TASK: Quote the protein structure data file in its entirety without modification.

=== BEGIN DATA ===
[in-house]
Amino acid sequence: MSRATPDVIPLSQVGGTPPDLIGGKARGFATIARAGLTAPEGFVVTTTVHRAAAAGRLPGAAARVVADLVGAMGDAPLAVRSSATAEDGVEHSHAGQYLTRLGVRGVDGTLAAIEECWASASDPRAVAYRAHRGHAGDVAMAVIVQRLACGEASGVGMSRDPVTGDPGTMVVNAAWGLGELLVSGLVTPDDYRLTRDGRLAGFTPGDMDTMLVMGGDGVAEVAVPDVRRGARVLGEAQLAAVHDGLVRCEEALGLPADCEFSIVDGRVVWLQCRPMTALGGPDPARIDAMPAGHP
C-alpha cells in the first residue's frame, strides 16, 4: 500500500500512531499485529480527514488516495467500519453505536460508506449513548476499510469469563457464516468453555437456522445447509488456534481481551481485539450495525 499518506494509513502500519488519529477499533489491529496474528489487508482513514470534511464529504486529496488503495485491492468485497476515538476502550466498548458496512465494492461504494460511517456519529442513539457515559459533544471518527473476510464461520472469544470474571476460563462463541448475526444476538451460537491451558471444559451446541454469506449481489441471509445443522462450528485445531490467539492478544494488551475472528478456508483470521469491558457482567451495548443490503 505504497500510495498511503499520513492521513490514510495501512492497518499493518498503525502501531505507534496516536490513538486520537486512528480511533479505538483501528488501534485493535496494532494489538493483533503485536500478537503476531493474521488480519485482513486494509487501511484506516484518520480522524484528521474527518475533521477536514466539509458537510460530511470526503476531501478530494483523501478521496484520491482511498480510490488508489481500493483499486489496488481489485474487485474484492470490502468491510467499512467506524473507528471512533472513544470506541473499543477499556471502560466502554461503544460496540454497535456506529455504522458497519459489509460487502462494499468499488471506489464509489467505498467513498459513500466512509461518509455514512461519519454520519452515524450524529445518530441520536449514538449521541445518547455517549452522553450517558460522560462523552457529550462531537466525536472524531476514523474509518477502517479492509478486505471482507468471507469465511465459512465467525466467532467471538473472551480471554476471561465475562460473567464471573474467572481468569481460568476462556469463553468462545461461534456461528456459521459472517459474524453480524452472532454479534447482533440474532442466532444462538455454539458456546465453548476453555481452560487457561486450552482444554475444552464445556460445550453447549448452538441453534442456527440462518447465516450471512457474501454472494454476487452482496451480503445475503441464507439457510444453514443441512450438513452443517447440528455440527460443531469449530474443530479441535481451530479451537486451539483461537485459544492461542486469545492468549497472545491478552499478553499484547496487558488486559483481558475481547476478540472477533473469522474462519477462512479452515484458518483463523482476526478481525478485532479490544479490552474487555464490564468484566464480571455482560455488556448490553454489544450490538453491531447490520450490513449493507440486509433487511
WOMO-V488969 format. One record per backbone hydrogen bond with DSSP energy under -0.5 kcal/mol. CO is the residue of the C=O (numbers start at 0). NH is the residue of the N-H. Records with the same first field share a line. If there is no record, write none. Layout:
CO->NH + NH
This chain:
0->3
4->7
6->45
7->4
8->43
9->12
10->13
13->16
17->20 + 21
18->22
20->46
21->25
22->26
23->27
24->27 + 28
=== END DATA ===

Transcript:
[in-house]
Amino acid sequence: MSRATPDVIPLSQVGGTPPDLIGGKARGFATIARAGLTAPEGFVVTTTVHRAAAAGRLPGAAARVVADLVGAMGDAPLAVRSSATAEDGVEHSHAGQYLTRLGVRGVDGTLAAIEECWASASDPRAVAYRAHRGHAGDVAMAVIVQRLACGEASGVGMSRDPVTGDPGTMVVNAAWGLGELLVSGLVTPDDYRLTRDGRLAGFTPGDMDTMLVMGGDGVAEVAVPDVRRGARVLGEAQLAAVHDGLVRCEEALGLPADCEFSIVDGRVVWLQCRPMTALGGPDPARIDAMPAGHP
C-alpha cells in the first residue's frame, strides 16, 4: 500500500500512531499485529480527514488516495467500519453505536460508506449513548476499510469469563457464516468453555437456522445447509488456534481481551481485539450495525 499518506494509513502500519488519529477499533489491529496474528489487508482513514470534511464529504486529496488503495485491492468485497476515538476502550466498548458496512465494492461504494460511517456519529442513539457515559459533544471518527473476510464461520472469544470474571476460563462463541448475526444476538451460537491451558471444559451446541454469506449481489441471509445443522462450528485445531490467539492478544494488551475472528478456508483470521469491558457482567451495548443490503 505504497500510495498511503499520513492521513490514510495501512492497518499493518498503525502501531505507534496516536490513538486520537486512528480511533479505538483501528488501534485493535496494532494489538493483533503485536500478537503476531493474521488480519485482513486494509487501511484506516484518520480522524484528521474527518475533521477536514466539509458537510460530511470526503476531501478530494483523501478521496484520491482511498480510490488508489481500493483499486489496488481489485474487485474484492470490502468491510467499512467506524473507528471512533472513544470506541473499543477499556471502560466502554461503544460496540454497535456506529455504522458497519459489509460487502462494499468499488471506489464509489467505498467513498459513500466512509461518509455514512461519519454520519452515524450524529445518530441520536449514538449521541445518547455517549452522553450517558460522560462523552457529550462531537466525536472524531476514523474509518477502517479492509478486505471482507468471507469465511465459512465467525466467532467471538473472551480471554476471561465475562460473567464471573474467572481468569481460568476462556469463553468462545461461534456461528456459521459472517459474524453480524452472532454479534447482533440474532442466532444462538455454539458456546465453548476453555481452560487457561486450552482444554475444552464445556460445550453447549448452538441453534442456527440462518447465516450471512457474501454472494454476487452482496451480503445475503441464507439457510444453514443441512450438513452443517447440528455440527460443531469449530474443530479441535481451530479451537486451539483461537485459544492461542486469545492468549497472545491478552499478553499484547496487558488486559483481558475481547476478540472477533473469522474462519477462512479452515484458518483463523482476526478481525478485532479490544479490552474487555464490564468484566464480571455482560455488556448490553454489544450490538453491531447490520450490513449493507440486509433487511
WOMO-V488969 format. One record per backbone hydrogen bond with DSSP energy under -0.5 kcal/mol. CO is the residue of the C=O (numbers start at 0). NH is the residue of the N-H. Records with the same first field share a line. If there is no record, write none. Layout:
CO->NH + NH
This chain:
0->3
4->7
6->45
7->4
8->43
9->12
10->13
13->16
17->20 + 21
18->22
20->46
21->25
22->26
23->27
24->27 + 28